girl imagined by chance : excerpt two

lance olsen
© 2002

 

For more than a decade after you were married, Andi and you discussed the prospect of children diligently and on a fairly regular basis.

You took the matter seriously.

You did not joke around about it any.

Have them, you decided, and you are doing nothing more nor less than making a bid to perpetuate your own genes.

Have them, and you are attempting to produce another human being over whom by default you have earned the right to exert blanket control for five to thirteen years, moderate control for five to eight more, and minimal if frequently surreptitious and psychologically damaging control for decades to come.

Do not have them, and you are making a bid to perpetuate your own selfishness, denying a certain sort of citizenly responsibility.

Do not have them, and you are evincing a puerile repudiation of maturation.

And yet you could not shake the feeling that children are not so much children as a breed of defective adults.

They do everything adults do, that is, except they do it much worse.

Being as they are, for instance, noisy, messy, and egomaniacal.

Noisy, messy, egomaniacal, and cruel, combative, recalcitrant, naive, needy, histrionic, uninformed, opinionated, untruthful, insecure, moody, amoral, and physically and emotionally destructive.

Neither you nor Andi ever especially liked being around them, either.

You never knew what to say or how to behave in their presence.

Plus, Andi whispered, turning to you one night in the middle of a northern New Jersey movie theater in the middle of a lightweight spoof about the wacky adorable things kids do, I don’t want something alien growing inside me.

You glanced over at her, mouth stuffed with artificially butter-flavored carbohydrates and fiber, to see if she was pulling your leg.

She was not.

Swallowing, you whispered:

Fair enough. But experts on Oprah say that motherhood is all about nurturing and joy.

I don’t want something forming inside me that literally makes me sick, day after day. Sciatica. Vomiting. The unstoppable need to urinate.

She helped herself to a handful of your popcorn.

Constipation, she added. Varicose veins.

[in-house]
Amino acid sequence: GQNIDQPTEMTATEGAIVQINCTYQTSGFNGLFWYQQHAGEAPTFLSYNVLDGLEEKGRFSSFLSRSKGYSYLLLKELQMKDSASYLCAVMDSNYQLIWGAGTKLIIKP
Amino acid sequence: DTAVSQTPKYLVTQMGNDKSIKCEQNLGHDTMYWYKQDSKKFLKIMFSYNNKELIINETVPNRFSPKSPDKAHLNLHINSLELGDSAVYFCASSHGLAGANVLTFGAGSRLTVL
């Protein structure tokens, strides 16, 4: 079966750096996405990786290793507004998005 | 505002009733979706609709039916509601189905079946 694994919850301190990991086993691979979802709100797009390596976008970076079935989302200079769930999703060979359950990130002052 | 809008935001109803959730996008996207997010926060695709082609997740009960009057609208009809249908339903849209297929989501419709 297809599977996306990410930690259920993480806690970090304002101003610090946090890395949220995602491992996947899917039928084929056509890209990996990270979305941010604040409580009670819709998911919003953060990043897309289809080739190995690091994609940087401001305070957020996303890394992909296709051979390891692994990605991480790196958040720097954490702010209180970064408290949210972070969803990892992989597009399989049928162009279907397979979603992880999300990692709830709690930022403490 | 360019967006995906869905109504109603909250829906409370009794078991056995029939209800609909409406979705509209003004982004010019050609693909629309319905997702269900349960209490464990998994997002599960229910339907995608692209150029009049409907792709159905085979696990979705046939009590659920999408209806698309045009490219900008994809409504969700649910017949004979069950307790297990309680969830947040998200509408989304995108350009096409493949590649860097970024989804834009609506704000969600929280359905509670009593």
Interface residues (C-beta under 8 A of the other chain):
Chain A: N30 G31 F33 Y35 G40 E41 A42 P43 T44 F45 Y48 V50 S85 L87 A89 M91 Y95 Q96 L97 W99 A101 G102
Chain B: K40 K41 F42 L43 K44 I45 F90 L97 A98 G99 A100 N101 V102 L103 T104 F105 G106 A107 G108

The young couple behind you shushed you.

Andi turned in her seat and shushed them back.

You’ve been thinking a lot about this, you whispered supportively.

Dreaming its own dreams beneath your heart. The very idea frightens me.

You watched children the size of Army tanks abusing their parents’ house on the screen. Audience members in your neighborhood chortled knowingly. Something the size of a great oak fell and smashed in Dolby sound.

We could always adopt, you whispered after a while.

In certain circumstances, I have no problem with adoption. Infertility, say. Age concerns. But for us adoption would spell bad faith. Simple cowardice in the face of the unfaceable.

I don’t understand, if I’m being really honest here, you whispered, how parents do it. Have you ever noticed that hollow, wasted, terrified look in their eyes two weeks after their babies arrive?

Like they finally understood the lifelong consequences of what they’ve just done?

One week they’re thirty, the next fifty.

Look how their skin turns gray overnight.

Their shoulders sag. They lose the ability to focus. They suffer from symptoms of sleep deprivation. They become irritable and self-absorbed and easily distracted.

They lose the ability to use an adult vocabulary and syntax and start worrying about how they’re going to pay for everything.

And then they begin talking in public about the color of their baby’s stool: semi-solid with light swirly hazelnut hues throughout, and so forth.

And then their child’s backing out of the driveway on the road to college and they’re standing on the front doorstep, wondering where the last eighteen years of their lives have gone, yet at the same time crushed by an overwhelming sense of loss they refuse to admit exists, saying every minute was worth it.

The young couple behind you hurrumphed and rose to move to a different section of the theater.

You noticed the woman was pregnant.

And labor, Andi said, no longer whispering. Don’t forget labor. They say birthing feels as if you grabbed your upper lip in your fist and yanked your facial flesh over your skull. In terms of pain magnitude, it’s the equivalent of losing a limb while you’re fully conscious.

Excuse me, the usher sussurated, kneeling beside you, pimply pale face floating in darkness, but I’m going to have to ask you to keep it down. People are trying to watch the movie.

It’s okay, Andi told him. We’re done.

She stood and without hesitation walked up the aisle toward the exit.

You looked at her vanishing, looked at the usher, handed him what was left of your popcorn, and hurried to catch up.